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Parshas B'Haaloscha - What's All the Noise About?          18 Sivan 5779

06/20/19 22:48:42


An oxymoron is a literary device in which two contradictory words are used together.A good example of the oxymoron is the phrase “deafening silence.” Have you ever read that ‘the silence was deafening’? Or were you ever told that ‘your silence is deafening’? How can silence be deafening? After all, it’s clear that an extremely loud noise – such as an explosion - is deafening, but silence is the absence of any noise. Rare is a time in my life that there is complete silence. Growing up in the city and spending time in the country always has its share of different kinds of noises. Perhaps some of us can remember walking in a dense woods or standing outside in the midst of a vast desert that, for just a few seconds is wrapped in quiet, free of bird sounds, free of rustling wind, or even the scurrying of some animal. This is an experience devoid of all sound, and the silence can be deafening. Otherwise, life is full of noises.

If you were to stop and think, or, better yet stop and listen, the myriad of sounds and noises our ears bring to our brains is truly incredible. In reality, it is the ear that brings all sound to the brain which then deciphers just what that sound is and where it is coming from. Rarely do we have the time to stop and listen for different sounds and messages that life sends to us. The hissing of a snake can warn us of danger while the howling of the wind prepares us for a storm. Frequently, we are able to tune out some sounds that are not directly related to us. For example, when a child cries or babbles in Shul, I only “hear” that sound if it is my child (or today, my grandchild). If, on the other hand, that cry or babbling was noise coming from someone else’s child, the sound is typically ignored. Please take just a moment to process or “hear” the following noises……Achoo, Babbling, Cough, Gargle, Gibberish, Hiccup, Hum, Chomp. Awooga, Bang, Boom, Beep Beep Beep, Ding Dong, Fizz, Flutter, Honk, Kaboom, Oom-pah, Ping, Plop, Slosh, Splash, Squish, Swish, Thump, Tick Tick Tick, Tick tock, Vroom, Whoosh, Zap, Ching, Clink. Bark, Bleat, Buzz, Chirp Chirp, Growling, Hiss, Hoot, Meow, Moo, Purr, Quack, Ribbit, Roar, Screech, Bells, Whistles, Crash, Clash, Wham, Smack, Whomp, Whump, Thump, Bump. This is just a short list of onomatopoeias, words that imitate, resemble or suggest the source of the sound that they describe.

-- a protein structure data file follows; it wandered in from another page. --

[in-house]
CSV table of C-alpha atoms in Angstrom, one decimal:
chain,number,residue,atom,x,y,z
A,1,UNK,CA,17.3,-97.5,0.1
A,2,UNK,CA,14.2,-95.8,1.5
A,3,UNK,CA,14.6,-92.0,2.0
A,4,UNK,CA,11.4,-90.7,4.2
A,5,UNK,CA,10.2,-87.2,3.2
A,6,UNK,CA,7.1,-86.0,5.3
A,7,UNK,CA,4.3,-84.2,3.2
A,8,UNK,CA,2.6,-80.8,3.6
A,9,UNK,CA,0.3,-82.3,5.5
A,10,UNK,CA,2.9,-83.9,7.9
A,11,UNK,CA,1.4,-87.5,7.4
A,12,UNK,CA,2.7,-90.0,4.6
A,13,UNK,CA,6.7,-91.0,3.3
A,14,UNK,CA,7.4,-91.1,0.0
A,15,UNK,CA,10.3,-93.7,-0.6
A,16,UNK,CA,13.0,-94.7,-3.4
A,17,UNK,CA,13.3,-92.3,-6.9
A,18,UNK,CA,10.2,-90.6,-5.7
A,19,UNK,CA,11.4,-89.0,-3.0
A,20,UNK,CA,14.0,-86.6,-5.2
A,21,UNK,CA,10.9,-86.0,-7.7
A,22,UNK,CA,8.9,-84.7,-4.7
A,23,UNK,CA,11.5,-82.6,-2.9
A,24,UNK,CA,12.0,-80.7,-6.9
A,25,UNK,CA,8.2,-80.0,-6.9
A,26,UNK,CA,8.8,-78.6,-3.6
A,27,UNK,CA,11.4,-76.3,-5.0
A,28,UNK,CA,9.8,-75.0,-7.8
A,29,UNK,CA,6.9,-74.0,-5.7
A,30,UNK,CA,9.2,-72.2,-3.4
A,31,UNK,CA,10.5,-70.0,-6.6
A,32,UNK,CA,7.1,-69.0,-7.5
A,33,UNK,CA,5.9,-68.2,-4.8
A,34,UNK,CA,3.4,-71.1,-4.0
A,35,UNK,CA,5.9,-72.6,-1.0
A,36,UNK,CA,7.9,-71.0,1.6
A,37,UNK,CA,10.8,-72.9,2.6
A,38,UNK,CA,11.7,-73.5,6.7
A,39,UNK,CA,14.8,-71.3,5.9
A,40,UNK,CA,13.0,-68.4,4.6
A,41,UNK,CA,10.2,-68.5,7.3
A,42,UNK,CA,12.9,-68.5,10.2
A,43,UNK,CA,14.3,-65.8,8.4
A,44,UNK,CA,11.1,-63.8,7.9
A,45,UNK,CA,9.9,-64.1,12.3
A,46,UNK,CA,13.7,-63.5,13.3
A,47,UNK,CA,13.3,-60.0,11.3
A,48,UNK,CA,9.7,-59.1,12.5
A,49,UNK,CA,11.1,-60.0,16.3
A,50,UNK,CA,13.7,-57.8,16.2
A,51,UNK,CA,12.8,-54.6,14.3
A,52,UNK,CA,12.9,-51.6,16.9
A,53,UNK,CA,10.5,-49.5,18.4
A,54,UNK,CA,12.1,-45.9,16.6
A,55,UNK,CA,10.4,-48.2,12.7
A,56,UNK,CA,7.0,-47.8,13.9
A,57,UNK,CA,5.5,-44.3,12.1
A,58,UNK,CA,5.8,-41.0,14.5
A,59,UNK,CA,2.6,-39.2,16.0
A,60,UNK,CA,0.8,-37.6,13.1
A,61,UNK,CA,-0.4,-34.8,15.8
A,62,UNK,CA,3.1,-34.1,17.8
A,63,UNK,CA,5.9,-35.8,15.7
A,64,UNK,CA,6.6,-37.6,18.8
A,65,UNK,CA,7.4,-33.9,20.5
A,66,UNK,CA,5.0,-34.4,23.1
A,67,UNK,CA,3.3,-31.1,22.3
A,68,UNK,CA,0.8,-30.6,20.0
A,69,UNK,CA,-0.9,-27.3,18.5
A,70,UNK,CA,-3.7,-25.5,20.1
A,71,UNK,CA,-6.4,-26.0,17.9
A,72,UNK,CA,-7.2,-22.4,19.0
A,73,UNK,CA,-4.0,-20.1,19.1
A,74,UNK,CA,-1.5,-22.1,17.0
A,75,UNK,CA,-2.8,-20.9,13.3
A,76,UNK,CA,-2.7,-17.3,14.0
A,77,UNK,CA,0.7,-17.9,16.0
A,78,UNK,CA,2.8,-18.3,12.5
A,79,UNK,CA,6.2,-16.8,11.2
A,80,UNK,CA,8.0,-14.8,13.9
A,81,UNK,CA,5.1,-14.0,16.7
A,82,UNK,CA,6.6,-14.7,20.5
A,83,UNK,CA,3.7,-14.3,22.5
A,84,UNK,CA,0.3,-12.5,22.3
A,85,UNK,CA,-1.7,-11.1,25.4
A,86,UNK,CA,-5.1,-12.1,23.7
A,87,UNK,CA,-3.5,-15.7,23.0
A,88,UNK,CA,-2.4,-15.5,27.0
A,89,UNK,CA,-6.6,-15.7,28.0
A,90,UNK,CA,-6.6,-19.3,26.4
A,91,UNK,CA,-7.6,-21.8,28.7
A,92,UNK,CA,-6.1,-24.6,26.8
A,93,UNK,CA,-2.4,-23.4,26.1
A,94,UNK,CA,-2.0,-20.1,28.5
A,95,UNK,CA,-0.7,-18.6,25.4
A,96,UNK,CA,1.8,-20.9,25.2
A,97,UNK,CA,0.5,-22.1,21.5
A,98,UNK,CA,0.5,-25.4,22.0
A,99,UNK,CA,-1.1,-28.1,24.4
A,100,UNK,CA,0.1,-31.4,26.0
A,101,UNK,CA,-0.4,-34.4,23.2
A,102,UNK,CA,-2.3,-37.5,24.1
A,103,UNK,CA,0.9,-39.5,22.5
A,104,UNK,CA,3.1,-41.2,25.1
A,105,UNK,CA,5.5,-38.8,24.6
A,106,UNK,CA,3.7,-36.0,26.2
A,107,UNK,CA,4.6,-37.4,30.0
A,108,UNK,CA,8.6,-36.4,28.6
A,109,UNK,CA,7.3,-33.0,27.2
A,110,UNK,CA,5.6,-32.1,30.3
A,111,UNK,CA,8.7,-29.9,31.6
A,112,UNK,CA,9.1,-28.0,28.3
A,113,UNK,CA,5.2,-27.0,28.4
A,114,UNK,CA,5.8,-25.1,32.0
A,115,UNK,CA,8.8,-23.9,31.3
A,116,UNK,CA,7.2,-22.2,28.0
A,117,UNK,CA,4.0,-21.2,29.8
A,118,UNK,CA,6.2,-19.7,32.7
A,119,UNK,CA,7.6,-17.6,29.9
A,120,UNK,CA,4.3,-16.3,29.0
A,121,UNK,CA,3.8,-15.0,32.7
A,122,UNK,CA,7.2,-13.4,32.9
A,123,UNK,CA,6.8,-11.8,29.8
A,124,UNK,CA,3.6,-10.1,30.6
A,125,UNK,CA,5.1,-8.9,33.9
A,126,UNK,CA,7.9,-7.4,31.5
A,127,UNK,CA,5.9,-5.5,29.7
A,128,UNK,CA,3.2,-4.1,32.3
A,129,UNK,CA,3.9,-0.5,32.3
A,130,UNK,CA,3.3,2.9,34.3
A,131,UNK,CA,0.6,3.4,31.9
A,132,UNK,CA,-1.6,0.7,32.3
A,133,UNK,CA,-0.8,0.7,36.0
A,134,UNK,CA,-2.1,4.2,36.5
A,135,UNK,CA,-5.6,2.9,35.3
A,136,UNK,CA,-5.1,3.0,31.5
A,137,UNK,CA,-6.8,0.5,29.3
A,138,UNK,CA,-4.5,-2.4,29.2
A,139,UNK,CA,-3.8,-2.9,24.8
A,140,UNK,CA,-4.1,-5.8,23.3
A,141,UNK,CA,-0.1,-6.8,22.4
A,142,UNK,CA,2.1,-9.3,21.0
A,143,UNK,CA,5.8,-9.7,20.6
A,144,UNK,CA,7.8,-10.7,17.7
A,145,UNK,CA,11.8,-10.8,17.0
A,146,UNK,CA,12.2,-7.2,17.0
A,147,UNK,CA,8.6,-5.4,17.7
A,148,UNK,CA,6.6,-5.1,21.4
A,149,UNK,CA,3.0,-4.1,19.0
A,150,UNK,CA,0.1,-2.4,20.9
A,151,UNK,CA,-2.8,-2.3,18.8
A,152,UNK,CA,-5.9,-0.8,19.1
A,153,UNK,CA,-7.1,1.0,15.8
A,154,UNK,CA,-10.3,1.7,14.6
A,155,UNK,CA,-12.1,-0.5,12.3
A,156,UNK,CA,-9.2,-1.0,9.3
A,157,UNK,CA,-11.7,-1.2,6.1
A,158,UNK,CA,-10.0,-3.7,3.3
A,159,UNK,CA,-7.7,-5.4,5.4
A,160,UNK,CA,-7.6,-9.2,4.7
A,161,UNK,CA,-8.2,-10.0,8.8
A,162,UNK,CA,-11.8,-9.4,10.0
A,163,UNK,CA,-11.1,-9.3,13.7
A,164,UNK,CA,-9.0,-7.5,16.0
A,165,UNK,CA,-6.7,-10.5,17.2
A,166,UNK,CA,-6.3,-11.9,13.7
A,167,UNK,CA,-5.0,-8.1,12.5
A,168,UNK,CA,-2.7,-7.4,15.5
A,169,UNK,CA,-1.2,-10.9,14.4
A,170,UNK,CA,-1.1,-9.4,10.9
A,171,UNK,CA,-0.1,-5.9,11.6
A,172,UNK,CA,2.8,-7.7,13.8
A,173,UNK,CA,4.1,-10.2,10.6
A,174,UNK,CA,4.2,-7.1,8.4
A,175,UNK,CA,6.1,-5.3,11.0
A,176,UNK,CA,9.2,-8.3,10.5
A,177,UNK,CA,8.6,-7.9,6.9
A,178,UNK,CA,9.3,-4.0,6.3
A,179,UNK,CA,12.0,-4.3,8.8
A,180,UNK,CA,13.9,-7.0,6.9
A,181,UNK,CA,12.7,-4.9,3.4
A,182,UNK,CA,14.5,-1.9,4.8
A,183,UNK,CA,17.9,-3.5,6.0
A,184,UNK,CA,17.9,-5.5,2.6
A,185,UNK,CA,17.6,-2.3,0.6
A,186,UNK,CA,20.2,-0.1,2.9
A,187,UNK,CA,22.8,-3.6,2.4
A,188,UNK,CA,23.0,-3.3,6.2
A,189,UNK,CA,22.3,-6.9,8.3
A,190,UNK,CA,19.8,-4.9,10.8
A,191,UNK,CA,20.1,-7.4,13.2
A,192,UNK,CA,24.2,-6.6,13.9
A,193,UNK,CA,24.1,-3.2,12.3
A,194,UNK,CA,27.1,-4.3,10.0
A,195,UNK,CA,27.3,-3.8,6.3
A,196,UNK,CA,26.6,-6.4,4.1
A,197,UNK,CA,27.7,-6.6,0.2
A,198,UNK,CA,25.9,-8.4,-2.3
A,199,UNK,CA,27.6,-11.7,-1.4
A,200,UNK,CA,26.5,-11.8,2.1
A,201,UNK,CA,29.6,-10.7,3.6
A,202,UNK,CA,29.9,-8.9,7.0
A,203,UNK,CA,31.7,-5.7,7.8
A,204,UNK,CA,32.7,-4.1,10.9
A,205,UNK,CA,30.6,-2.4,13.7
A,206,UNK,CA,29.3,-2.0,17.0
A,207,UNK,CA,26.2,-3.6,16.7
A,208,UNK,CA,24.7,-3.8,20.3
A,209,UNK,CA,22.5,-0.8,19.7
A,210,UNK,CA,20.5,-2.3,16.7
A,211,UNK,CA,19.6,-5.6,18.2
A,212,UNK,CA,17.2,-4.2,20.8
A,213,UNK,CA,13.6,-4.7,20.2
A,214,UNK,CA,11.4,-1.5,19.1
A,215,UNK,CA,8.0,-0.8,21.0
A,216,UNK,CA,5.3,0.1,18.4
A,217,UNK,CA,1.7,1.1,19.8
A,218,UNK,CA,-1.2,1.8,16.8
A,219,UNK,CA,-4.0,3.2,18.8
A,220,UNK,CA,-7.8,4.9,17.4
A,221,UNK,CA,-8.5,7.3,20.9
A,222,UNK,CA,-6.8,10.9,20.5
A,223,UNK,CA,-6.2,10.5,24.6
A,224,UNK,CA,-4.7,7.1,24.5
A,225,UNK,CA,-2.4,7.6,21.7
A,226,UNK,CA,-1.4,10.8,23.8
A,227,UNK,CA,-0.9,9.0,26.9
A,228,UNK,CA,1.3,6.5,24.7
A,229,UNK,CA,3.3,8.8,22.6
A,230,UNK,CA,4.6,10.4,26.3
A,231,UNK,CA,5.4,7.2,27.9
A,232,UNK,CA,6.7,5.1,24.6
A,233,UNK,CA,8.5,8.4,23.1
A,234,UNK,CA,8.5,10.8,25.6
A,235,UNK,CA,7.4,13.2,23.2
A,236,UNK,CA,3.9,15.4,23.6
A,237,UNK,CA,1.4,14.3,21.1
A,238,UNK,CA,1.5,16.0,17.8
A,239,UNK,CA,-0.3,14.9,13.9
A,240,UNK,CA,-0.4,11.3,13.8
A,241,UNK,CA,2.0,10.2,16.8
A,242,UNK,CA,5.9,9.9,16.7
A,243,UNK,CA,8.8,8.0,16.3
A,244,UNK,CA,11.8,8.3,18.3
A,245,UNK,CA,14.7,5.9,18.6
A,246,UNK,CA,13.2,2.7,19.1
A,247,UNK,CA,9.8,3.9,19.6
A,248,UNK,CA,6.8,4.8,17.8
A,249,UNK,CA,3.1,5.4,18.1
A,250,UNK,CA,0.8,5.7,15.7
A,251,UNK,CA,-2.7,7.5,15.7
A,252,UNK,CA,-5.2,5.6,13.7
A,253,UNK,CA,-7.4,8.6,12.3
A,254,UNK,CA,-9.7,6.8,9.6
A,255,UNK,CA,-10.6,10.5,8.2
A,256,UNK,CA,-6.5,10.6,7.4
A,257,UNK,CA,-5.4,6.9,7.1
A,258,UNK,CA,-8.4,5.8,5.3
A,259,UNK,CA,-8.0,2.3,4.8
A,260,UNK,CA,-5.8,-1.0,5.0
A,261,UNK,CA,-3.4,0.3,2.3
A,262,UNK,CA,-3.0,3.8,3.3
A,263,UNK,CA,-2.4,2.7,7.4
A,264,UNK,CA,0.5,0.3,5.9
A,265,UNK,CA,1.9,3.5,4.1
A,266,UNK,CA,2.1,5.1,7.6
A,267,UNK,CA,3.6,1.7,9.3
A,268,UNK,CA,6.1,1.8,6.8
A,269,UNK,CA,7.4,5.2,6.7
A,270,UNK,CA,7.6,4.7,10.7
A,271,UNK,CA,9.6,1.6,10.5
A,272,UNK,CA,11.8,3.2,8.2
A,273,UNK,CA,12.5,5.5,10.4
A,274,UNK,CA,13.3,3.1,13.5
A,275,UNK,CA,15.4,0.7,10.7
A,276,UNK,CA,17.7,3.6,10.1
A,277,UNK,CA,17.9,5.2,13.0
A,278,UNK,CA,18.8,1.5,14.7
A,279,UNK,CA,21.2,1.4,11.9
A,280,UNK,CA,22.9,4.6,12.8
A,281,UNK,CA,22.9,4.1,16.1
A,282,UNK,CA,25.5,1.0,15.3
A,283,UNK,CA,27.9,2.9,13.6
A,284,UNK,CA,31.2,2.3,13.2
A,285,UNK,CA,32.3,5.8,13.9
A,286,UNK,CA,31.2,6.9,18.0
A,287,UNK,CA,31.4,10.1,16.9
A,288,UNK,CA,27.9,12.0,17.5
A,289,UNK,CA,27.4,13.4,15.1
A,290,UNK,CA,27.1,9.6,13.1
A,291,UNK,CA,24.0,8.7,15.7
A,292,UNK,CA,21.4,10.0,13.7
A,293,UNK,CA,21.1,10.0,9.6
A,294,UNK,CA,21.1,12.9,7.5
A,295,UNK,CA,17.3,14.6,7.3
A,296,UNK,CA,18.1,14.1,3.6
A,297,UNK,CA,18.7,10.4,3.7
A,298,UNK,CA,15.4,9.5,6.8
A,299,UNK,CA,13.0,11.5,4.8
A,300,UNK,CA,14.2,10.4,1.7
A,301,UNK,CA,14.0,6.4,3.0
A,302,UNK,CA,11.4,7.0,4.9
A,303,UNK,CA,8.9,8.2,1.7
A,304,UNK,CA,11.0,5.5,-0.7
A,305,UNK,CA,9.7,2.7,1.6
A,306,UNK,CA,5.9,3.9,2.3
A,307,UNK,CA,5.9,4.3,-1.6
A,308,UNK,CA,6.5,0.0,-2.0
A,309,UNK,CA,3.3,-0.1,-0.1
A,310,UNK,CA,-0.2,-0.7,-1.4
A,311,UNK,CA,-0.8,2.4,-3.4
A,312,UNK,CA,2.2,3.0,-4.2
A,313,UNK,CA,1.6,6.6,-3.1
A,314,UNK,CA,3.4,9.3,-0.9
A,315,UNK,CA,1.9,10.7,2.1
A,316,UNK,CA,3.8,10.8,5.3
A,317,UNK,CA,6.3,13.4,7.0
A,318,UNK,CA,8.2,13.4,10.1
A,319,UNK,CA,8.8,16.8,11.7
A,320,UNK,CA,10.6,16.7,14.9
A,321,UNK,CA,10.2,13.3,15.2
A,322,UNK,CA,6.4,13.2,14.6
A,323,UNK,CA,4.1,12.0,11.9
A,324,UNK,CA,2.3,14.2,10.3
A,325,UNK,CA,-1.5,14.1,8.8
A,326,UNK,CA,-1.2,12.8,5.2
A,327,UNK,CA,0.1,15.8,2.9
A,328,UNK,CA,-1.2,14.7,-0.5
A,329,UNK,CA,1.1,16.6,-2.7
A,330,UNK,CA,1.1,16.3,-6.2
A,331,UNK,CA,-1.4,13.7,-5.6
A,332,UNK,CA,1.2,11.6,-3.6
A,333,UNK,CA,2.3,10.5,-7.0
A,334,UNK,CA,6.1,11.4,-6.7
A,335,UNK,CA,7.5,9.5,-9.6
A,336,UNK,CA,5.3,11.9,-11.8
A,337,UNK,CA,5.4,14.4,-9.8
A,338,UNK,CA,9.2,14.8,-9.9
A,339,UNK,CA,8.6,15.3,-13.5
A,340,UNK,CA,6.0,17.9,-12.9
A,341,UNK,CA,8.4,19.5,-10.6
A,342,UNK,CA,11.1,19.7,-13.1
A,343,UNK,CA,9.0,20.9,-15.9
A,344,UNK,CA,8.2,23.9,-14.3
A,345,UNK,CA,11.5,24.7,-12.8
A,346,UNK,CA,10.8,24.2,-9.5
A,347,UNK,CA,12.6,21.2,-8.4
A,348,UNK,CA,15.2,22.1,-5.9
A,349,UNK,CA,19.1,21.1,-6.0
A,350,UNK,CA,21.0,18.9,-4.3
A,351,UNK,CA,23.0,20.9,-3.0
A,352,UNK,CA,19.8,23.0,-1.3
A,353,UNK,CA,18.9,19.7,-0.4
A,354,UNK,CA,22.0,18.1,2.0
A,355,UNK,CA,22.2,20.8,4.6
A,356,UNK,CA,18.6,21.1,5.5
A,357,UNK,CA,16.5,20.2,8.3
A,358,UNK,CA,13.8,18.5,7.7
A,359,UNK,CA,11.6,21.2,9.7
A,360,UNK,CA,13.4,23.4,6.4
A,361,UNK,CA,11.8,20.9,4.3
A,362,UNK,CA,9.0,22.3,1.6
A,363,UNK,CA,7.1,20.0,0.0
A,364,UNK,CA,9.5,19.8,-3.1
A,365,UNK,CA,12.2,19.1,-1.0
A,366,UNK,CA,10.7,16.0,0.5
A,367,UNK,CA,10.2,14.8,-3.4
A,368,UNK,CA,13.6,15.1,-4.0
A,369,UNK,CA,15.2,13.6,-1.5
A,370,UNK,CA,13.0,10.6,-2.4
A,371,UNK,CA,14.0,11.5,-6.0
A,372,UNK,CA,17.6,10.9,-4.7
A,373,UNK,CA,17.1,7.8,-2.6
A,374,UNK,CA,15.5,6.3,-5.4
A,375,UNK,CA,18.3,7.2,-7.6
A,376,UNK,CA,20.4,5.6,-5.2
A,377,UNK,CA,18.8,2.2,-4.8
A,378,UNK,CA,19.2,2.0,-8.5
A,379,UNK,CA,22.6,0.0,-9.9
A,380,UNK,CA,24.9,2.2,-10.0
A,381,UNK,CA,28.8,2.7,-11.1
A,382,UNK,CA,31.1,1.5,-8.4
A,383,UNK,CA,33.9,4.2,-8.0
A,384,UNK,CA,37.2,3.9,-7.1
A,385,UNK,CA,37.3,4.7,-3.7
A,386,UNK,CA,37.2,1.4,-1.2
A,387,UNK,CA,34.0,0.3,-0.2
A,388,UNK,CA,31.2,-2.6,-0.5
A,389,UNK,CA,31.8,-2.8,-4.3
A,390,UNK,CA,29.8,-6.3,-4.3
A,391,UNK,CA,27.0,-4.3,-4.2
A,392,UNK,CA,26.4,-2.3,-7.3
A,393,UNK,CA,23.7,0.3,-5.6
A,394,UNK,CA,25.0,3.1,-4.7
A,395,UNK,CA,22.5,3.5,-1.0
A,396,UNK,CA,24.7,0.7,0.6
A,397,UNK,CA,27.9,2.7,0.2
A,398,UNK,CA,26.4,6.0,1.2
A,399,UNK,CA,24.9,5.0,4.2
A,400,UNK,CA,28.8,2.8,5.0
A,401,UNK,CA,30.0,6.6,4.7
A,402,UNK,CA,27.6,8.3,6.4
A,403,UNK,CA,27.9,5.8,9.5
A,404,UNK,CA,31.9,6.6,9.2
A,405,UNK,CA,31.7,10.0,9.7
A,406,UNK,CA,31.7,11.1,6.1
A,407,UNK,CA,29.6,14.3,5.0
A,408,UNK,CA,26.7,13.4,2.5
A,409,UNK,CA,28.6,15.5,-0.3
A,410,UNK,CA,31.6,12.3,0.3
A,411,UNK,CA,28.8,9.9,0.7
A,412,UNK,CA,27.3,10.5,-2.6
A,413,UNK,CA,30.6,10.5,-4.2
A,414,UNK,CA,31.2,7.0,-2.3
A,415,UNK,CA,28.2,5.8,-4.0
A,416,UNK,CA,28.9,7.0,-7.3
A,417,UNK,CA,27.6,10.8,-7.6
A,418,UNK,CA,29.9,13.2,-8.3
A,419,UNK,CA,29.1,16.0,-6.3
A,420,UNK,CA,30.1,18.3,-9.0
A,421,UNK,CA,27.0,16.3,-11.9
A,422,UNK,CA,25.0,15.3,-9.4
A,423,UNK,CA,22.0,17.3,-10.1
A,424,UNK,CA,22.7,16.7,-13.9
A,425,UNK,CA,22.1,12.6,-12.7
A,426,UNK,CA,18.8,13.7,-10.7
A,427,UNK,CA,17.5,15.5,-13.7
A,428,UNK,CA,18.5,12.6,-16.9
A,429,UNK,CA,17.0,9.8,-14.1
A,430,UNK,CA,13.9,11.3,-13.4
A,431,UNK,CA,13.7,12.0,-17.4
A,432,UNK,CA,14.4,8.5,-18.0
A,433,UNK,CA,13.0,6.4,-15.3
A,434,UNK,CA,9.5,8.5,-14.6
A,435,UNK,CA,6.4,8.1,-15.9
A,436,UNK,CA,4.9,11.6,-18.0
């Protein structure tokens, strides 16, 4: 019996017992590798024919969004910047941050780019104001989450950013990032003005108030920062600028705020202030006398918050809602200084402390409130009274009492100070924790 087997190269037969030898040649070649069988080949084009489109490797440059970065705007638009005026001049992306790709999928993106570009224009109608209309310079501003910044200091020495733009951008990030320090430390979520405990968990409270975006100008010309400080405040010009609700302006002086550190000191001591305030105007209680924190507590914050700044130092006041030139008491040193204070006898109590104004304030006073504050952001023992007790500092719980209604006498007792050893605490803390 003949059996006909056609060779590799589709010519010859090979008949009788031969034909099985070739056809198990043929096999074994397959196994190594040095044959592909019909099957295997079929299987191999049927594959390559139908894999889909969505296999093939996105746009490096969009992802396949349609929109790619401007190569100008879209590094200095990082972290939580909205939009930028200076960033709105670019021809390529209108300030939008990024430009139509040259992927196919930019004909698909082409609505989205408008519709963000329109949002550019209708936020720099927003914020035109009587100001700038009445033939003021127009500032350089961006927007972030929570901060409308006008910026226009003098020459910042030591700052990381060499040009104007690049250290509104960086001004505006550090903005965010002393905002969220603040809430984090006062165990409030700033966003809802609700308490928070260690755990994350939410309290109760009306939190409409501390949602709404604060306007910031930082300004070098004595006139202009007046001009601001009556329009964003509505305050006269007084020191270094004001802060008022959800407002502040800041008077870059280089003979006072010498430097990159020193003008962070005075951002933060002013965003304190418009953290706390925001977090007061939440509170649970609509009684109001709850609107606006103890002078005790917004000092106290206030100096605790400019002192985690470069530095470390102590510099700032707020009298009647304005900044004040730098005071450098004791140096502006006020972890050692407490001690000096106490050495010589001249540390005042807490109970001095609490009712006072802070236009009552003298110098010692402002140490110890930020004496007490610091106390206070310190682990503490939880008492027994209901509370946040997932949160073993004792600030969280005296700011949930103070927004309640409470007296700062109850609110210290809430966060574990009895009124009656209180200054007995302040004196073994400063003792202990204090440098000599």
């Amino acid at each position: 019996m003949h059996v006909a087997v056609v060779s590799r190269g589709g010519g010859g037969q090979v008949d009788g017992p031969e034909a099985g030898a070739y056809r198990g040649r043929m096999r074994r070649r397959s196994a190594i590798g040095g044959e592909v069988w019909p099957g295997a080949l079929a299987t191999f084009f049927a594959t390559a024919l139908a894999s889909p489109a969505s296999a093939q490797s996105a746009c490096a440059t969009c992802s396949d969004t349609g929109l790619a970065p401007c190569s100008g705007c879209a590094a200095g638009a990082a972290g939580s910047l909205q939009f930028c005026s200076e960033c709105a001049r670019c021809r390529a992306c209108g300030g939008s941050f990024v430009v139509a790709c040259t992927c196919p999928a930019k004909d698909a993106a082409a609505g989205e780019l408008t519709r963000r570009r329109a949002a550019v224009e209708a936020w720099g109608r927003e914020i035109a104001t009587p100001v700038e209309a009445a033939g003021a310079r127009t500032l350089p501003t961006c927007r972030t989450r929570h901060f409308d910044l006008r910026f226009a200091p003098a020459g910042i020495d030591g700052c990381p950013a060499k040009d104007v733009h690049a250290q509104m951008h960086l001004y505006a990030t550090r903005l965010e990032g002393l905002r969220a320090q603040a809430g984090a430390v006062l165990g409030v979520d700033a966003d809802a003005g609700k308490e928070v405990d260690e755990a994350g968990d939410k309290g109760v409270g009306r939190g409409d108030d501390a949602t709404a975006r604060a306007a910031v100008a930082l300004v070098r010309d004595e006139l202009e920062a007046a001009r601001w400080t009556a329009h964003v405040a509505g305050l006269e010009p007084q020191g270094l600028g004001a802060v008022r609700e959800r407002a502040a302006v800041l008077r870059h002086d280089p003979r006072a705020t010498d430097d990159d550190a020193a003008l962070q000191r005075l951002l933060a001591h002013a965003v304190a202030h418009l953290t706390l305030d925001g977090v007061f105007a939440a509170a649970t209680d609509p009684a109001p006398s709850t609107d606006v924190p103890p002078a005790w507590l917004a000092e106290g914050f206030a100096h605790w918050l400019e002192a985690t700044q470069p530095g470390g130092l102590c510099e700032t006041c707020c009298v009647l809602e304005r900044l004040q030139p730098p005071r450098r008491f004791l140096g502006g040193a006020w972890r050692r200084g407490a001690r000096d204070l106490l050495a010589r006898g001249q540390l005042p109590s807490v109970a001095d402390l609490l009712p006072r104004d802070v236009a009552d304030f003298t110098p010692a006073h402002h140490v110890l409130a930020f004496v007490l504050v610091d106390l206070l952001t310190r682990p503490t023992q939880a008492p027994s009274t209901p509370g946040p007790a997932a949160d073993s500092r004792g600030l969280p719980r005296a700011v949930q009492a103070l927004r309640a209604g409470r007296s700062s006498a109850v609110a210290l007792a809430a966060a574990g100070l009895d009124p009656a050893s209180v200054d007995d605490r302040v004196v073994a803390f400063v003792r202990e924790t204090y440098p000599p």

In Judaism we have sounds that express grief and sorrow as well as happiness and joy. But, primarily the sounds we’ve grown accustomed to hear are associated with certain mitzvos, such as hearing the sound of the shofar on Rosh Hashana. In the time the laws of the Jubilee were being announced, we also heard the Shofar on Yom Kippur of the fiftieth year. Today, in Yerushalayim and other cities in Eretz Yisrael, the sound of some type of horn is blasted incrementally announcing that the time to usher in Shabbos is drawing near. This blasting of a warning horn to remind us of apporoaching time is not only symbolic; it reminds us of the blowing of the horn which took place during the Mishnaic period. Throughout the armies of the world, trumpets were blown to indicate the ‘charge’ into battle and were also blown to warn people to run for safety. The Jewish people were no different;the horn was also blown during battle as well as for other purposes, as is seen in this week’s parsha.